Martin, Liam Christopher (1934–98), artist and illustrator, was born 25 February 1934 in Kilbeggan, Co. Westmeath, the son of Ambrose Victor Martin of Kilbeggan, a commercial traveller, and his wife Margaret (née Harding). When he was aged one his family moved to Rathfarnham, Co. Dublin, where his father ran a greengrocery business. Martin began to draw at the age of five, and his parents nurtured his talent by hiring Harry Kernoff (qv) to give him private lessons when he was ten. His artistic interests may also have been encouraged by the fact that his mother had photographed much of her native Kilbeggan. Kernoff's own ground-breaking work as an 'artistic chronicler' of Dublin's urban environment clearly left its mark on Martin's work, which focused mainly, but not exclusively, on the capital's landmarks and quaint neighbourhoods, but also its increasing neglect, decay and destruction. He attended the National College of Art for two sessions in 1951–2 and again 1959–61, where he was a student of Seán Keating (qv), whose mission to create a 'strong or easily identifiable Irish visual tradition' can only have inspired his student to innovate such a genre by capturing Dublin's landmarks and distinctive visual environment. He remained in contact with Keating, who opened Martin's sixth exhibition at Ireland House on 5 May 1972.
Martin is most famous as an urban artist and for his distinctive pen-and-ink drawings of Dublin's streetscapes, shopfronts and vanishing architectural landmarks, a genre he pioneered in the 1960s and which became highly popular through weekly sketches and regular features in the press. From 1960 to 1964, 'Liam Martin's Ireland' was a regular feature in the Irish Times, but his sketches also enhanced various columns in the paper (e.g., 'Irish schools' (15–16 April 1964)), and his personalised impressions of hotels or department stores gave a lift to the otherwise dry 'Business and finance' section. He first published Liam C. Martin's Dublin sketch book in 1962 in association with the Irish Georgian Society, and more compilations followed, including themed volumes on churches and on medical and legal Dublin. Martin also contributed to the Irish Independent and briefly published a regular column, 'This is your city', in the Dublin Evening Mail in 1962. It was, though, his 'Know your Dublin' feature, appearing in the Evening Herald from 1967 until his death, that influenced a generation increasingly embracing environmental politics and agitating for the preservation of its urban heritage. His little-known rendering of the 1916 leaders in The soldier's story of Easter week (1966) by Brian O'Higgins (qv), while personable and well intentioned, was in too light-hearted a style to compete with the classically dignified portraits produced by Seán O'Sullivan (qv). Martin also travelled the country capturing historical buildings, and later contributed drawings to one of Ireland's first hillwalking guides, by J. B. Malone (qv).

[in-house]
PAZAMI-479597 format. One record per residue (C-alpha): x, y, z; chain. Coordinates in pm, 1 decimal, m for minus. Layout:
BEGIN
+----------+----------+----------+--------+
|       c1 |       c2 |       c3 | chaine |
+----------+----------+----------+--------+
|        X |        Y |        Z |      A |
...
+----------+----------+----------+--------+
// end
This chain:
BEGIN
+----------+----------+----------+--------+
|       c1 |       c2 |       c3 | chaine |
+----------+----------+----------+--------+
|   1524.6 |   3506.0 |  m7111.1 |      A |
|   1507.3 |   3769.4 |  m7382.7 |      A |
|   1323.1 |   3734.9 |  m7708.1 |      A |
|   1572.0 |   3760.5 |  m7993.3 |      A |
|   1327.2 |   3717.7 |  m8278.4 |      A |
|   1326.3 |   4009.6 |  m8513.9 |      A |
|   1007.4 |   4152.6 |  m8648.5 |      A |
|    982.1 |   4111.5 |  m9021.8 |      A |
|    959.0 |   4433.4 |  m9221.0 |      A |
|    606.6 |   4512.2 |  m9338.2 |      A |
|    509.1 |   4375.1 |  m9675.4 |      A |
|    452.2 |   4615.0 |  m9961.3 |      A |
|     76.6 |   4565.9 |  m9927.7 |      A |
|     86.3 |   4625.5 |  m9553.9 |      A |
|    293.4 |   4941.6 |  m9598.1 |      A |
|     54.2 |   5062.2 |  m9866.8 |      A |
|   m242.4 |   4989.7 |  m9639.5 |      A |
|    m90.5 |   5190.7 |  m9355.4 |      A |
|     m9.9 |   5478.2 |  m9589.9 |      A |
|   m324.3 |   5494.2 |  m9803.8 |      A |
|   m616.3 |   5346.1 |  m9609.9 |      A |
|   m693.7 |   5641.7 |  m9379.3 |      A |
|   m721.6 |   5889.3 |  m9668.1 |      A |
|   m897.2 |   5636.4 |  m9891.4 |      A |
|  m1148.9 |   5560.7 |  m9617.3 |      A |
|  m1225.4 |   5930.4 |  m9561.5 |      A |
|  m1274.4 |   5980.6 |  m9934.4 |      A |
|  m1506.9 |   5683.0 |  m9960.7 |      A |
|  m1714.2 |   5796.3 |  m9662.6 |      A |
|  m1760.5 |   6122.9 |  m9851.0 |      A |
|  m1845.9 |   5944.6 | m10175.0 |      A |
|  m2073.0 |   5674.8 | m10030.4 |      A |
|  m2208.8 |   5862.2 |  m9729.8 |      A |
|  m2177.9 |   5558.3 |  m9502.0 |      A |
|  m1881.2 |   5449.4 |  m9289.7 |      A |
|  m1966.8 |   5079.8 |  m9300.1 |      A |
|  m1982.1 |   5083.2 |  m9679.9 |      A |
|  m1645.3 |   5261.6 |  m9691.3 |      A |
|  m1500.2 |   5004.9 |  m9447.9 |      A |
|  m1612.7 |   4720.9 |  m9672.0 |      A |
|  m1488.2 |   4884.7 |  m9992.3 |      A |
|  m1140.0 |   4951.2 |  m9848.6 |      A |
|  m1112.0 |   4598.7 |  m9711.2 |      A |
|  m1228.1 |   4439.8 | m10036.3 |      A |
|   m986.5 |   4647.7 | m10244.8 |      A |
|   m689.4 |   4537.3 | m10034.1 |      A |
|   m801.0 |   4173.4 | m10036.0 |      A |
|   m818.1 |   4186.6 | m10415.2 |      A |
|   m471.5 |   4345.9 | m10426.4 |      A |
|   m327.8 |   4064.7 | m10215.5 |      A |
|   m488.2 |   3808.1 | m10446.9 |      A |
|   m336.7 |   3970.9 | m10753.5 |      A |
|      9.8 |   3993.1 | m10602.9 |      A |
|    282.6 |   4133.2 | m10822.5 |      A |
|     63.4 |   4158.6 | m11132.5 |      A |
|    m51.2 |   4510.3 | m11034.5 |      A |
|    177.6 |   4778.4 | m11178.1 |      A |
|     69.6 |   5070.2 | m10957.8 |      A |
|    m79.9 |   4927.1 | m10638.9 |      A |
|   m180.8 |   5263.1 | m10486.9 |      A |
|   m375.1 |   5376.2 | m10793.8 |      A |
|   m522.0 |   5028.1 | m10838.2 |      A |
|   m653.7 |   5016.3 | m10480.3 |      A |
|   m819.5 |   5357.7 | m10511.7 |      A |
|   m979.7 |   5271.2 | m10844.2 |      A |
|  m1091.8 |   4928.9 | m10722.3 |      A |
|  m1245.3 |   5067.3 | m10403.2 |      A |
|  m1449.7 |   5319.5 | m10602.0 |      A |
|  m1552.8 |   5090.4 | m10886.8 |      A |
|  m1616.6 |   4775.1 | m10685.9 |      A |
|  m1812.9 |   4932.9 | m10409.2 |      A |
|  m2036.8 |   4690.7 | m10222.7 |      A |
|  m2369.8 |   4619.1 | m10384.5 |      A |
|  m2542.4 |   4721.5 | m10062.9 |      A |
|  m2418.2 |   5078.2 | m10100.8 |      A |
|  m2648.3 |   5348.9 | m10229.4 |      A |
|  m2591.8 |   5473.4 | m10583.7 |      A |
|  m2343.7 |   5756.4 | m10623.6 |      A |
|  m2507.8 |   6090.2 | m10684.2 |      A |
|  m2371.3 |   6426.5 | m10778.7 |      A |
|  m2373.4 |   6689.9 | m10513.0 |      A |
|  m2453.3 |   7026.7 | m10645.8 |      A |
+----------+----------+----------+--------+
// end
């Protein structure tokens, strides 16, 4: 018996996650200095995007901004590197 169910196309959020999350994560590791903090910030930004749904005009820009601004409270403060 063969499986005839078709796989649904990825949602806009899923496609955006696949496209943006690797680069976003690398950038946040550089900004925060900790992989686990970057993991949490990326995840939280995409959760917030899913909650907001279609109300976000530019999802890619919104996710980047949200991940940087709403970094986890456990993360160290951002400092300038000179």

Some critics have pointed to Martin's occasionally rushed, at times overly figurative and even indecipherable style, while others often found his interpretations too subjective. A later attempt at oil painting was not deemed successful. He was at his best when his work was clear, studied and patiently crafted and his scenes immediately recognisable. Painstakingly walking the backstreets, he was known to ask drivers (politely) to move their cars so he could set up his easel. One indicator of the importance of his work is that the NLI has catalogued his drawings among its collection of Irish topographical prints and drawings, along with defining artists of that classical genre from the eighteenth century. Though Martin has been somewhat forgotten and his books are out of print, the impact of his signature style remains influential. His most significant legacy is having captured on paper innumerable views and structures before the bulldozers wreaked havoc. As the building boom of the 1960s was taking its toll on the capital's built heritage, his press features, published collections of drawings, and exhibitions were instrumental in motivating others to record both the august and the quaint. Trawling through reviews of his work reveals successive layers of the city's transformation. He often contrasted old and new, or sites razed in readiness for rebuilding. From the Gasometer to the family home of Robert Emmet (qv) on the northwest corner of St Stephen's Green, Martin recorded innumerable views of vanishing Ireland.
In 1977 he was voted the Westmeath Association man of the year. He had settled in Tallaght, Co. Dublin, with his wife Violet (née Dillon; d. 2009), with whom he published Medieval Dublin: an illustrated guide to the town within the walls (2000?). Martin died in Dublin after a short illness on 28 May 1998.